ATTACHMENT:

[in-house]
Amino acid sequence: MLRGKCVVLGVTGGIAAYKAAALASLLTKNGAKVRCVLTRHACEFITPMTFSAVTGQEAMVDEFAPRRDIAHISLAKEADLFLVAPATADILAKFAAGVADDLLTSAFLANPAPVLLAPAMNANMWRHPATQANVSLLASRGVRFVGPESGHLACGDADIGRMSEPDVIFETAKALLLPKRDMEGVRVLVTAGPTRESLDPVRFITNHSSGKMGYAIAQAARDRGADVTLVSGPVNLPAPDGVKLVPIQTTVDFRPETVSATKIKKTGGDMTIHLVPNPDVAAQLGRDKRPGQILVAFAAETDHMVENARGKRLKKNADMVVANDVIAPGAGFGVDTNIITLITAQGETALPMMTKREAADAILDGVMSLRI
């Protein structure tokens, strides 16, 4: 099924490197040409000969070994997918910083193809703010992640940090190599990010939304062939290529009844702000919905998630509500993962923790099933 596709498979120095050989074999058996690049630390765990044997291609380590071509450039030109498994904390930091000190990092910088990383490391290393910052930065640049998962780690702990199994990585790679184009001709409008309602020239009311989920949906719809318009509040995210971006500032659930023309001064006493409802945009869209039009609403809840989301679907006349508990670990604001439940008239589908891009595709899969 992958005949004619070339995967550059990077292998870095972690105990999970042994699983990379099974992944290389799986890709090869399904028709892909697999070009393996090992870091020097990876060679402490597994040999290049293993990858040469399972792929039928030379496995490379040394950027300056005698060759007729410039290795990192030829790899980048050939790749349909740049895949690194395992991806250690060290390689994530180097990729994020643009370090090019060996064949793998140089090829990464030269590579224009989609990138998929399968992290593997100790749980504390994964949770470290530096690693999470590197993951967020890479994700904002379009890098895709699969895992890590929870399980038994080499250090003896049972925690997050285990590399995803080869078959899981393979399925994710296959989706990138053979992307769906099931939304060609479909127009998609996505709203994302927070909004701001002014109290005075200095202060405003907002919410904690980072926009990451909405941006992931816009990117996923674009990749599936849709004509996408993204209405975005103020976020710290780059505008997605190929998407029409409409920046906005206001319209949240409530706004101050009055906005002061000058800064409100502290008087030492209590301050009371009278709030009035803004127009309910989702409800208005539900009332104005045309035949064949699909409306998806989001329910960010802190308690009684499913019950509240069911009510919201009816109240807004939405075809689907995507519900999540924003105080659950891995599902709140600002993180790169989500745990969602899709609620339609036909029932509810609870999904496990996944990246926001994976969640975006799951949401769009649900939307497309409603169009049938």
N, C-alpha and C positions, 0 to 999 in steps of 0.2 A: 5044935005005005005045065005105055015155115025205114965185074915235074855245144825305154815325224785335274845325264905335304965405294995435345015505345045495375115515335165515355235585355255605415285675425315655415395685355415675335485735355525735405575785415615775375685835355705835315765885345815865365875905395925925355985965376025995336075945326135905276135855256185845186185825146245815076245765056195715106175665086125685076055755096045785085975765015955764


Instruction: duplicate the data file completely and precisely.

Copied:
[in-house]
Amino acid sequence: MLRGKCVVLGVTGGIAAYKAAALASLLTKNGAKVRCVLTRHACEFITPMTFSAVTGQEAMVDEFAPRRDIAHISLAKEADLFLVAPATADILAKFAAGVADDLLTSAFLANPAPVLLAPAMNANMWRHPATQANVSLLASRGVRFVGPESGHLACGDADIGRMSEPDVIFETAKALLLPKRDMEGVRVLVTAGPTRESLDPVRFITNHSSGKMGYAIAQAARDRGADVTLVSGPVNLPAPDGVKLVPIQTTVDFRPETVSATKIKKTGGDMTIHLVPNPDVAAQLGRDKRPGQILVAFAAETDHMVENARGKRLKKNADMVVANDVIAPGAGFGVDTNIITLITAQGETALPMMTKREAADAILDGVMSLRI
């Protein structure tokens, strides 16, 4: 099924490197040409000969070994997918910083193809703010992640940090190599990010939304062939290529009844702000919905998630509500993962923790099933 596709498979120095050989074999058996690049630390765990044997291609380590071509450039030109498994904390930091000190990092910088990383490391290393910052930065640049998962780690702990199994990585790679184009001709409008309602020239009311989920949906719809318009509040995210971006500032659930023309001064006493409802945009869209039009609403809840989301679907006349508990670990604001439940008239589908891009595709899969 992958005949004619070339995967550059990077292998870095972690105990999970042994699983990379099974992944290389799986890709090869399904028709892909697999070009393996090992870091020097990876060679402490597994040999290049293993990858040469399972792929039928030379496995490379040394950027300056005698060759007729410039290795990192030829790899980048050939790749349909740049895949690194395992991806250690060290390689994530180097990729994020643009370090090019060996064949793998140089090829990464030269590579224009989609990138998929399968992290593997100790749980504390994964949770470290530096690693999470590197993951967020890479994700904002379009890098895709699969895992890590929870399980038994080499250090003896049972925690997050285990590399995803080869078959899981393979399925994710296959989706990138053979992307769906099931939304060609479909127009998609996505709203994302927070909004701001002014109290005075200095202060405003907002919410904690980072926009990451909405941006992931816009990117996923674009990749599936849709004509996408993204209405975005103020976020710290780059505008997605190929998407029409409409920046906005206001319209949240409530706004101050009055906005002061000058800064409100502290008087030492209590301050009371009278709030009035803004127009309910989702409800208005539900009332104005045309035949064949699909409306998806989001329910960010802190308690009684499913019950509240069911009510919201009816109240807004939405075809689907995507519900999540924003105080659950891995599902709140600002993180790169989500745990969602899709609620339609036909029932509810609870999904496990996944990246926001994976969640975006799951949401769009649900939307497309409603169009049938």
N, C-alpha and C positions, 0 to 999 in steps of 0.2 A: 5044935005005005005045065005105055015155115025205114965185074915235074855245144825305154815325224785335274845325264905335304965405294995435345015505345045495375115515335165515355235585355255605415285675425315655415395685355415675335485735355525735405575785415615775375685835355705835315765885345815865365875905395925925355985965376025995336075945326135905276135855256185845186185825146245815076245765056195715106175665086125685076055755096045785085975765015955764